The forces of InSight, the robot sent by NASA to Mars to study every detail of the red planet, falter. It was the machine itself that said goodbye with a moving tweet: “My power is really low, so this may be the last image I can send. Don’t worry about me though – my time here has been productive and serene. If I can continue to talk to my mission team, I will, but I’ll close here soon. Thank you for staying with me”, has written one of those responsible, aware that the machine has little left to turn off.
Mission controllers have been unable to communicate with the lander after two consecutive attempts, leading them to conclude that the spacecraft’s solar-powered batteries have run out of power. NASA has no choice but to terminate the mission after four years of adventures on the red planet. Just in case, the agency will continue to listen for a signal, although it considers it “unlikely.” The last time InSight communicated with Earth was December 15.
It is a sad goodbye, although those responsible have not missed the opportunity to value their results. “The seismic data alone from this Discovery Program mission offer great insights not only from Mars but also from other rocky bodies, including Earth,” said Thomas Zurbuchen, associate administrator for NASA’s Science Mission Directorate in Washington.
The robot has collected important data on the climate and seismic activity of Mars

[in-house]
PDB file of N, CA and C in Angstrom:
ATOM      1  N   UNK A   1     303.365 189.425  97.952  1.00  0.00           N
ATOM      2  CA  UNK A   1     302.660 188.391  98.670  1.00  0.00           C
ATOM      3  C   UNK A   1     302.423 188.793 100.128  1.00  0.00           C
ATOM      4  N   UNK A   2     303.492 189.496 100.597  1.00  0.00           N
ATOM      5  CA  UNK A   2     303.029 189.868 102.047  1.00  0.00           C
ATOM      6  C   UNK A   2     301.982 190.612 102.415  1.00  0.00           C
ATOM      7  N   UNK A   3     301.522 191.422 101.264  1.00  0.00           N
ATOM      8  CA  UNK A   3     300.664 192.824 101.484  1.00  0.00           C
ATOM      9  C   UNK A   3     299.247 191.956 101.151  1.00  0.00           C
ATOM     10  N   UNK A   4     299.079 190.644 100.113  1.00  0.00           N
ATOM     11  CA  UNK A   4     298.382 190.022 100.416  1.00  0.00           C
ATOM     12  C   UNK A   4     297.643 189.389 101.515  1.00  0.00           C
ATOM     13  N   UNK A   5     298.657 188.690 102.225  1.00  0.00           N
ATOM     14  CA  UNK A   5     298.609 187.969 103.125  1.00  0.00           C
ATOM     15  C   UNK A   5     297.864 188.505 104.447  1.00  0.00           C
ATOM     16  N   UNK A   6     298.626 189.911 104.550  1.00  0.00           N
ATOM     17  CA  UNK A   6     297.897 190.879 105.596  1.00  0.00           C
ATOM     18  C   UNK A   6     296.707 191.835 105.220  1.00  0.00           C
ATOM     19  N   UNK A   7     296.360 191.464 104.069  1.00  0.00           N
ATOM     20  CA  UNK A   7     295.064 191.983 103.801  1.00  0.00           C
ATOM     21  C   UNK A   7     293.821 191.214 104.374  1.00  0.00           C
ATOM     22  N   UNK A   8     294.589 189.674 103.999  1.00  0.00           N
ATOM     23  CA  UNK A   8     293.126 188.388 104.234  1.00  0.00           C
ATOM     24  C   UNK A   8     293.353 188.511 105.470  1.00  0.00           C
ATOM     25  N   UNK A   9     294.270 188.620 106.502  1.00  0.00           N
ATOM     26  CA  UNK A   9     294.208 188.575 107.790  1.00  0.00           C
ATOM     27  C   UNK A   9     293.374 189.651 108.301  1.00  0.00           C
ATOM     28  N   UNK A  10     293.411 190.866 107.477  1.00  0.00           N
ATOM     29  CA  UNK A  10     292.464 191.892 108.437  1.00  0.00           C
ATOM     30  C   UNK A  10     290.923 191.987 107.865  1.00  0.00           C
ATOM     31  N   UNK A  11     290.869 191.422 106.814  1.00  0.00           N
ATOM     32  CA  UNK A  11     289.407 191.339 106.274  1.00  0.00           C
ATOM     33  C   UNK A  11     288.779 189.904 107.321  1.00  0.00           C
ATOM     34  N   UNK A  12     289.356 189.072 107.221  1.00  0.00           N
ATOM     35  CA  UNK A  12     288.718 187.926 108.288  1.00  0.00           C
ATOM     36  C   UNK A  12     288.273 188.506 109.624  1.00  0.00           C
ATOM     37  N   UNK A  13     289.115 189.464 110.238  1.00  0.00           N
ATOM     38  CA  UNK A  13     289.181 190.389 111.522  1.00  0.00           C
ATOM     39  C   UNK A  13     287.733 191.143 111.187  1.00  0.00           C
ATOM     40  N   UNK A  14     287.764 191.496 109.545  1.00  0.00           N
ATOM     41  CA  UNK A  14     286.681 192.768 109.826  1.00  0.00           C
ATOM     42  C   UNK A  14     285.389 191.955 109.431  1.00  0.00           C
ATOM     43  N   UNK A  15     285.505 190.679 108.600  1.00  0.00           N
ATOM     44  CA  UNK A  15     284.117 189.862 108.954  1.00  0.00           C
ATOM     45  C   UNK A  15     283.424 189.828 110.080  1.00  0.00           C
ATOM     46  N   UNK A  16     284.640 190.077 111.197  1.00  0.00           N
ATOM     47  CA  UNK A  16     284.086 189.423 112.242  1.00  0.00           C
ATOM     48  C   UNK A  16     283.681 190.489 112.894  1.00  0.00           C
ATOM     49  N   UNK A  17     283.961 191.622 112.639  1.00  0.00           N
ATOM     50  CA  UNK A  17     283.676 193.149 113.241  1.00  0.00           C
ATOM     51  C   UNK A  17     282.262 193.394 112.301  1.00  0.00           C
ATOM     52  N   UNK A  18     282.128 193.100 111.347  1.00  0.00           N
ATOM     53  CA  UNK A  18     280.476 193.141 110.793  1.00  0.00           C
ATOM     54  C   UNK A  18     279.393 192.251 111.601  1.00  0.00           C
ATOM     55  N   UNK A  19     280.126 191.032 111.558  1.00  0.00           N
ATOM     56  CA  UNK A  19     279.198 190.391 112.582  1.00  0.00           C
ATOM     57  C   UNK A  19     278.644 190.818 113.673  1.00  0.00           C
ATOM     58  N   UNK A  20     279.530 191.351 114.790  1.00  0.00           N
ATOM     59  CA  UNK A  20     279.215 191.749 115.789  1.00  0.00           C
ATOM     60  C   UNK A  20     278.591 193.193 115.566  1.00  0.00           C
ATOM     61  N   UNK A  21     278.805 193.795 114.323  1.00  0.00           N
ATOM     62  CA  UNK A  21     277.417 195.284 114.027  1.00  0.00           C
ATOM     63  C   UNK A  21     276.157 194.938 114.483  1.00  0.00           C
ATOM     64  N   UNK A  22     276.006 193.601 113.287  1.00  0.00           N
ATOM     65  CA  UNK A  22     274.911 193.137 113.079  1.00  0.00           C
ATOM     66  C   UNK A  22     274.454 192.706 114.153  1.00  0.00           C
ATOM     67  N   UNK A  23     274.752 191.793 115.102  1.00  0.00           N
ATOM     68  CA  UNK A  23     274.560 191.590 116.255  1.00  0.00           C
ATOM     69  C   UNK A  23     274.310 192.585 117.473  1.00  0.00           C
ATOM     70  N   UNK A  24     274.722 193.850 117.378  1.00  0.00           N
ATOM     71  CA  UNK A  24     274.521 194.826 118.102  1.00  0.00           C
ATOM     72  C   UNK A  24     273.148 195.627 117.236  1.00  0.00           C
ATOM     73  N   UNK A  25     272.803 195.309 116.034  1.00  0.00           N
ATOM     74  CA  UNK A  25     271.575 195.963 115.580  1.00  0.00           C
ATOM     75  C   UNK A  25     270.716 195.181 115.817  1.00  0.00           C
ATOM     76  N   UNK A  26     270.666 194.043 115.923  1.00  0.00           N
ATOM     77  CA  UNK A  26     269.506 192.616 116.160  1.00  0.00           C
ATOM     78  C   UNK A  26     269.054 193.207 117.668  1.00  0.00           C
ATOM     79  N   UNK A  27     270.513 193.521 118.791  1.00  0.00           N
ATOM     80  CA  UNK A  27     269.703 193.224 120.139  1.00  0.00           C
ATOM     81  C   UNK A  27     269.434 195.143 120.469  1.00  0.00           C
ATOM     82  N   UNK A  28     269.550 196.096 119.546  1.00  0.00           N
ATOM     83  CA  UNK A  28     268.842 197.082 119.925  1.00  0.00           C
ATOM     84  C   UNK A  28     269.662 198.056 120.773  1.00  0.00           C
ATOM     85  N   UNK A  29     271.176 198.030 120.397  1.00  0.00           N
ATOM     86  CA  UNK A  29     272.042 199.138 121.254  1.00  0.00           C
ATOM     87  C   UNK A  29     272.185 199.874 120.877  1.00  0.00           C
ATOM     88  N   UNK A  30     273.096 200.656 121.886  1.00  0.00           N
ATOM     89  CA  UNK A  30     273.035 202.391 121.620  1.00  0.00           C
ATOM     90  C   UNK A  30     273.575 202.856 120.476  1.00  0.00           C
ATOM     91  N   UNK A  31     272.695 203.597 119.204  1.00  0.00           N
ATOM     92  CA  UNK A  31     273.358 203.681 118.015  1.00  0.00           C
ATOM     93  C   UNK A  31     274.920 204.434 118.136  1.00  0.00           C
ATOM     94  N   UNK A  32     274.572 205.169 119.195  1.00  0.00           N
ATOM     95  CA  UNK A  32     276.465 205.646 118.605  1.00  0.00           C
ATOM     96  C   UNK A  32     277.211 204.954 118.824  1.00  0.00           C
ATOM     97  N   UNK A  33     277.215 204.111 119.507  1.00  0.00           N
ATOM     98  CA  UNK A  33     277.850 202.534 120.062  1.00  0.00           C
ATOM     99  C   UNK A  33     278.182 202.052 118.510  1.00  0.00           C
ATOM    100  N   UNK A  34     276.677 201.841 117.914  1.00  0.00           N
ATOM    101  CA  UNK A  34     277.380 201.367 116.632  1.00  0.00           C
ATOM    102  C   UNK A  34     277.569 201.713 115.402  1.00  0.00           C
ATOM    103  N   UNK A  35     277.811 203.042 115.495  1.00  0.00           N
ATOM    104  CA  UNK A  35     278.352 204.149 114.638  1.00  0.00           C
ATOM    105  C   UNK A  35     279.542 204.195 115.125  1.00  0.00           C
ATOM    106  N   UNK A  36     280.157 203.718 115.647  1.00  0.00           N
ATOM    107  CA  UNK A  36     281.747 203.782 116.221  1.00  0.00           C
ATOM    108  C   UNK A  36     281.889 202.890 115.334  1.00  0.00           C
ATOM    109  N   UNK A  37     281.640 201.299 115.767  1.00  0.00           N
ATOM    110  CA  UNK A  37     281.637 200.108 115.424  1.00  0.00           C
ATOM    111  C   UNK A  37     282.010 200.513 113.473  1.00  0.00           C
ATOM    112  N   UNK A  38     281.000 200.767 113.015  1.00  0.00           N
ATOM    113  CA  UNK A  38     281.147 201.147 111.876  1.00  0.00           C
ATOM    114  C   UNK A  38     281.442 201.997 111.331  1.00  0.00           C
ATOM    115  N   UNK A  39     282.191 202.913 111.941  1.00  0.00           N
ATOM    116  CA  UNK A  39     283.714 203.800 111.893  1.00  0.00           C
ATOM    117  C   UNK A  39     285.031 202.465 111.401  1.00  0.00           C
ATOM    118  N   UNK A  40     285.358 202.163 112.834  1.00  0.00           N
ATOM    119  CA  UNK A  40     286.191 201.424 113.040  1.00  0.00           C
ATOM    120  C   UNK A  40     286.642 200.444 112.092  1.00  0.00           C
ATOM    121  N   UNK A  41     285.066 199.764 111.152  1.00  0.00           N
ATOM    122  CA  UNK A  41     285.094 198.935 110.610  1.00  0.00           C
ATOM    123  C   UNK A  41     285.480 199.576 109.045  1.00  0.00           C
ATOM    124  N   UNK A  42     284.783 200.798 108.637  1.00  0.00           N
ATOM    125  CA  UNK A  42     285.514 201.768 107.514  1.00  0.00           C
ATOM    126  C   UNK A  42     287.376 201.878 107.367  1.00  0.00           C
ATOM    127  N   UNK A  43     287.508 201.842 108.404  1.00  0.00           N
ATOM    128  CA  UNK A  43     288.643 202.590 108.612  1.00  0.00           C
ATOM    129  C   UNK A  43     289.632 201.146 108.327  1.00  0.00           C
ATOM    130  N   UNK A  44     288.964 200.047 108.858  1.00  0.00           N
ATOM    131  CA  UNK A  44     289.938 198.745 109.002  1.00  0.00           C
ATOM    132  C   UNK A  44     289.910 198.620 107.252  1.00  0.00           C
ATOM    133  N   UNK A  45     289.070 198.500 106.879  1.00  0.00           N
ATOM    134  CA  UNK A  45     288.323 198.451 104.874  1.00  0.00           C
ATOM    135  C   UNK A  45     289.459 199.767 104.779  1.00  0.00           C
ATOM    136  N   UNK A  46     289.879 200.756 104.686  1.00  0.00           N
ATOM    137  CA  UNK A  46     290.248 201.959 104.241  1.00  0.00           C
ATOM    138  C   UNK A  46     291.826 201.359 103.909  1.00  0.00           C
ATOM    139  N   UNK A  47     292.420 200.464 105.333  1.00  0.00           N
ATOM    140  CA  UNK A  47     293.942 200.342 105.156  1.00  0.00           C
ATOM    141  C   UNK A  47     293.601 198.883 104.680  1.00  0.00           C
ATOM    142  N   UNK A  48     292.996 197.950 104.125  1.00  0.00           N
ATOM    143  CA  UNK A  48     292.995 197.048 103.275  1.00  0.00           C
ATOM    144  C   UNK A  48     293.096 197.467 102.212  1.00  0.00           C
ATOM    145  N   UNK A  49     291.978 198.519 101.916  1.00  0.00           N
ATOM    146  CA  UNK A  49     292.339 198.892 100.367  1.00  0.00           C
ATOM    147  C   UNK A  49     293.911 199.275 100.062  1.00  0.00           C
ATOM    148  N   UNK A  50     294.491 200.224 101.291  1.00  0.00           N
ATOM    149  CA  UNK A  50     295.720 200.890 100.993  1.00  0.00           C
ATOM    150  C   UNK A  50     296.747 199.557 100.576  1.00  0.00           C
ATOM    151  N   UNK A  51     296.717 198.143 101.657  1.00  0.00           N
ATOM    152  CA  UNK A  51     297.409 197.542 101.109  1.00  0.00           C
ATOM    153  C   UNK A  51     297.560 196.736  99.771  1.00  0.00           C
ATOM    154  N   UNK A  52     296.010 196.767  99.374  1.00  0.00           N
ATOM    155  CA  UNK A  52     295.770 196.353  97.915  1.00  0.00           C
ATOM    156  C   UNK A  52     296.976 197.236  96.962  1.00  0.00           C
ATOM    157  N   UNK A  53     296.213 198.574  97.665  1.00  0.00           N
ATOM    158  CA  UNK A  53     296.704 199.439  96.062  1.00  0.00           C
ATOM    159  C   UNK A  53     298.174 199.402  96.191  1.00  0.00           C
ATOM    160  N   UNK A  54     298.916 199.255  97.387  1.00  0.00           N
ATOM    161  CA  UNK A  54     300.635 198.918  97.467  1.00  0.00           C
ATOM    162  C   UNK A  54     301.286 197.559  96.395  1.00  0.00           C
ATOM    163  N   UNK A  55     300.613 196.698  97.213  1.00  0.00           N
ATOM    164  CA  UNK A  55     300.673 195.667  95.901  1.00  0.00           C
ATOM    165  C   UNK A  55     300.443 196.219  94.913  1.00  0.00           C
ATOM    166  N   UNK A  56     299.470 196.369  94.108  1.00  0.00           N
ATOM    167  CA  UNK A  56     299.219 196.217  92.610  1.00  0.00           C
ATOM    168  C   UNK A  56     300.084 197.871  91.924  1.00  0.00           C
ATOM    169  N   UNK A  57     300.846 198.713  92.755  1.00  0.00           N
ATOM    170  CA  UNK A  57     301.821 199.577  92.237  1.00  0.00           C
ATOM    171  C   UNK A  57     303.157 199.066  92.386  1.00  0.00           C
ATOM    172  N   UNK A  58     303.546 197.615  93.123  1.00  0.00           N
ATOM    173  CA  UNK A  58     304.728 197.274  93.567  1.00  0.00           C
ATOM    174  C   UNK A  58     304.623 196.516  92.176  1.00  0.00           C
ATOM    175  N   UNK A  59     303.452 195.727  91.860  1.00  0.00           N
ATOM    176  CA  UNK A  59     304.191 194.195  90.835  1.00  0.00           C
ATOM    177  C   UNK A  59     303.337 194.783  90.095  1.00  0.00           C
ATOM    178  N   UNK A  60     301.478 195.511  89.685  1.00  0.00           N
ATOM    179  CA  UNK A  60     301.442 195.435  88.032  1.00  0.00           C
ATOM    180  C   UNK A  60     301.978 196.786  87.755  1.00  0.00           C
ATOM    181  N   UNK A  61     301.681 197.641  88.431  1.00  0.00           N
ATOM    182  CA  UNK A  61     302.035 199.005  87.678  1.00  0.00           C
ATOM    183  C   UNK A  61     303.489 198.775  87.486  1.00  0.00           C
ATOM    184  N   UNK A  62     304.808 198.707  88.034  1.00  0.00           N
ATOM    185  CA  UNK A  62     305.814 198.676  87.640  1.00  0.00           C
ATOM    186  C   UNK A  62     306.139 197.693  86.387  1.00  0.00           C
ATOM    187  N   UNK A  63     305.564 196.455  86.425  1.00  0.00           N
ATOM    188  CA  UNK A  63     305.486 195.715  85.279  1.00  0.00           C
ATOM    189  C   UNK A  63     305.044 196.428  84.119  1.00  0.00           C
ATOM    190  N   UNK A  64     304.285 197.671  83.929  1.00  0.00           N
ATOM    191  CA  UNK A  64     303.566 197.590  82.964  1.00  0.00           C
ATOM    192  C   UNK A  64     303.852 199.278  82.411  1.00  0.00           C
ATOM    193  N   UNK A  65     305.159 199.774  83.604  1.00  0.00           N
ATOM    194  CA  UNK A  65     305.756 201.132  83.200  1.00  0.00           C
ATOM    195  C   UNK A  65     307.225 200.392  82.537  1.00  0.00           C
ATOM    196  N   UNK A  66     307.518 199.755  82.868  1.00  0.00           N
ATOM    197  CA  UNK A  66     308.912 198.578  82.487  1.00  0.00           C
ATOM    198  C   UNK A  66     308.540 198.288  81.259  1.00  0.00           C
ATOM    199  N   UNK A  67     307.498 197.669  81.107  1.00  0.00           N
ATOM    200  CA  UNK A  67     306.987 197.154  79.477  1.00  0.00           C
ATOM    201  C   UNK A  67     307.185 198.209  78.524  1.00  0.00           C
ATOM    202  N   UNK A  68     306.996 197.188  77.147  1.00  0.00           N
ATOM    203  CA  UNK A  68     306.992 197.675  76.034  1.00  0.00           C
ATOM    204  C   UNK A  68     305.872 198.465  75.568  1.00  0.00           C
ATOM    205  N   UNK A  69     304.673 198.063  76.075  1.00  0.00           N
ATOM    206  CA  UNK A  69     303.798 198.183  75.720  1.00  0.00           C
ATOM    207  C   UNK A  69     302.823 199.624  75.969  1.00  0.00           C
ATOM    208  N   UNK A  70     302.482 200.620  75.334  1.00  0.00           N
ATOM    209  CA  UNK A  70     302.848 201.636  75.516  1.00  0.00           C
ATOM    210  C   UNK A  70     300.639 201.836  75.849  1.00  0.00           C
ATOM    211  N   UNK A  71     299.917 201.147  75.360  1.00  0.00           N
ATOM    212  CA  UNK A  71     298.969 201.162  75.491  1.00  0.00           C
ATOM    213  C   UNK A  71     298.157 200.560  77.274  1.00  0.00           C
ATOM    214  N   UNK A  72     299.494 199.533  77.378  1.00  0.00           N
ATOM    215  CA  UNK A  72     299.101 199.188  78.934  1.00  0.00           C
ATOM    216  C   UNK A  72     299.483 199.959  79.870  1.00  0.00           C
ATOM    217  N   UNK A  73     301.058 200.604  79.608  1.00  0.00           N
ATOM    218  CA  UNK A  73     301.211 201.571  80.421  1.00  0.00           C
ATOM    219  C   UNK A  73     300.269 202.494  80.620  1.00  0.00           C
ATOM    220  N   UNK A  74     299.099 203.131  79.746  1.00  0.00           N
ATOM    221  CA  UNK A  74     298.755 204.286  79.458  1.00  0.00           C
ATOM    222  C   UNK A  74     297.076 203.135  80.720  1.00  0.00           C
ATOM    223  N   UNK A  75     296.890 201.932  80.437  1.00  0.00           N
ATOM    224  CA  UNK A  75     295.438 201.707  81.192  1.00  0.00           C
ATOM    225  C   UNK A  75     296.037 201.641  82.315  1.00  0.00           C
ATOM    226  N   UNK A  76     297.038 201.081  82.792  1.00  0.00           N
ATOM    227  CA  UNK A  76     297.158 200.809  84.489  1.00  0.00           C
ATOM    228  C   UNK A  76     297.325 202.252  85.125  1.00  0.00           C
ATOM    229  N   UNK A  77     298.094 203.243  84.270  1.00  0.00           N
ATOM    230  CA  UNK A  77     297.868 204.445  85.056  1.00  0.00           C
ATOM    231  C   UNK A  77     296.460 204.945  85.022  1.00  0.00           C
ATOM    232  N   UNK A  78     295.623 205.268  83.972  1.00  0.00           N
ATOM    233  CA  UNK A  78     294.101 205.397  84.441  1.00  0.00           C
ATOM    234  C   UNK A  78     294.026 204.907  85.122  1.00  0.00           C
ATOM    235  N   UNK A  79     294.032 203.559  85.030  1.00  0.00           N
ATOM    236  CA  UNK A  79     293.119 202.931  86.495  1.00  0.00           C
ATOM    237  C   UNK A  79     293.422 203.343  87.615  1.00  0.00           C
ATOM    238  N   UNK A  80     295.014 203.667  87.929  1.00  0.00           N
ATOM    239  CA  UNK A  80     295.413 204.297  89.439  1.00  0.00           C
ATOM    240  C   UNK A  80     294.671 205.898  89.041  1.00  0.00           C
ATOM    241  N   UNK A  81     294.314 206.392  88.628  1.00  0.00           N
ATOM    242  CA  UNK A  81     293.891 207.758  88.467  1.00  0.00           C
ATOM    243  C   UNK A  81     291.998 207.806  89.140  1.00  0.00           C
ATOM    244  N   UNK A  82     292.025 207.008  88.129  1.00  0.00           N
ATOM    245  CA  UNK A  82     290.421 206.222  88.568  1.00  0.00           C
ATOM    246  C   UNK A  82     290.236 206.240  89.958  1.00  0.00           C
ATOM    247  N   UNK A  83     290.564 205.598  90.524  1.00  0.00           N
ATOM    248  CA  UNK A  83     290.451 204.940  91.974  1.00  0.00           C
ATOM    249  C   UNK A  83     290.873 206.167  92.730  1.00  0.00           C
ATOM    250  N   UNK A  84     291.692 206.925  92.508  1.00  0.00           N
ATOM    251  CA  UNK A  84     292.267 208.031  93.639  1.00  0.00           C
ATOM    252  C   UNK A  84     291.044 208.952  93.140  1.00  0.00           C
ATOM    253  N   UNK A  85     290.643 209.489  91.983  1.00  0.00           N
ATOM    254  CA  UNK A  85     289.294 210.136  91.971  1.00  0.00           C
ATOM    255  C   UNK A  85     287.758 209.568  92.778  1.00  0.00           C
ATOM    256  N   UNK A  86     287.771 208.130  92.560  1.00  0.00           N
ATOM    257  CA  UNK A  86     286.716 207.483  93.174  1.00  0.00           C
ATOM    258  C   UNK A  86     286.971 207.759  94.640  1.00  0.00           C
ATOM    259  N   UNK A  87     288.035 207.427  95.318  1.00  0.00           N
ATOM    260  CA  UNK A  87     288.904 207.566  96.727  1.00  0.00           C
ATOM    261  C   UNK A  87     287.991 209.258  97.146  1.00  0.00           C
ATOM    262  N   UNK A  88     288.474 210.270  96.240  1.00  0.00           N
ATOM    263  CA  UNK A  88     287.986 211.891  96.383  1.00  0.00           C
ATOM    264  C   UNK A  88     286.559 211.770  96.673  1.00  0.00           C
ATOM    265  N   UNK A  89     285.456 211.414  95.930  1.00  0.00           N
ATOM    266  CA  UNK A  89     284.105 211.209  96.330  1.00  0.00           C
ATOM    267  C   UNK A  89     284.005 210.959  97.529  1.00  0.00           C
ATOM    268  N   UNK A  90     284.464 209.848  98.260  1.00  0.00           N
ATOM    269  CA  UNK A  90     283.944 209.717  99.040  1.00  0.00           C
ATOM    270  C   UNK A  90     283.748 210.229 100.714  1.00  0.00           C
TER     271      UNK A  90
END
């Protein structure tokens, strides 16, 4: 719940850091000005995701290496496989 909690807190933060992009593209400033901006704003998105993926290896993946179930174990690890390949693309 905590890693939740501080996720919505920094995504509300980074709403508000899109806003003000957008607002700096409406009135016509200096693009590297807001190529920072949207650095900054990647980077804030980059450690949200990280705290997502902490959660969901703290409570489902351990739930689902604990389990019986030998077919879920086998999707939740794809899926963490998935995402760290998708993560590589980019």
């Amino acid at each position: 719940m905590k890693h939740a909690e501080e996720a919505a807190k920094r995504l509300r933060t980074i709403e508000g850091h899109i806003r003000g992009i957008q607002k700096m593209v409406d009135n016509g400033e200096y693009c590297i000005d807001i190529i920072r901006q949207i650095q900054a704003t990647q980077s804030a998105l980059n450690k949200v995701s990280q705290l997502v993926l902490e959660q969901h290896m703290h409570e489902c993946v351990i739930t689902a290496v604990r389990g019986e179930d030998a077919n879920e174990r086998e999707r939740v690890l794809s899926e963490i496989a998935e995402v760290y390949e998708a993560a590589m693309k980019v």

InSight, short for Inner Exploration Through Seismic Investigations, Geodesy, and Heat Transport, set out to study the deep interior of Mars. Thanks to its highly sensitive seismometer, it has provided important data on the climate of this part of the red planet and a large part of its seismic activity. Specifically, it detected 1,319 ‘marsquakes’, the English name with which they baptized Martian earthquakes, which help scientists determine the age of the planet’s surface.
“With InSight, seismology was the focus of a mission beyond Earth for the first time since the Apollo missions, when astronauts brought seismometers to the Moon,” says Philippe Lognonné of the Institut de Physique du Globe de Paris, principal investigator for the InSight seismometer.
The lander also featured a self-hammering pick, nicknamed “the mole,” which was meant to burrow five meters downward, trailing a string laden with sensors that would measure the heat inside the planet, allowing scientists to calculate how much energy was involved. to remnants of the formation of Mars. The instrument collected valuable data on the physical and thermal properties of the Martian soil along the way.
InSight shuts down
Too much dust accumulated on your solar panels
The seismometer was the last scientific instrument to remain on as dust accumulated on the lander’s solar panels gradually reduced in power, a process that began before NASA extended the mission earlier this year.
Now, InSight’s forces are faltering. “My power is really low, so this may be the last image I can send. Don’t worry about me though – my time here has been productive and serene. If I can continue to talk to my mission team, I will, but I’ll close here soon. Thank you for staying with me,” they wrote from the official Twitter account.
NASA also says goodbye with a loving message. “We have thought of InSight as our friend and colleague on Mars for the last four years, so it is difficult to say goodbye,” says the mission’s principal investigator, Bruce Banerdt, although he acknowledges that he “has earned his well-deserved retirement.” .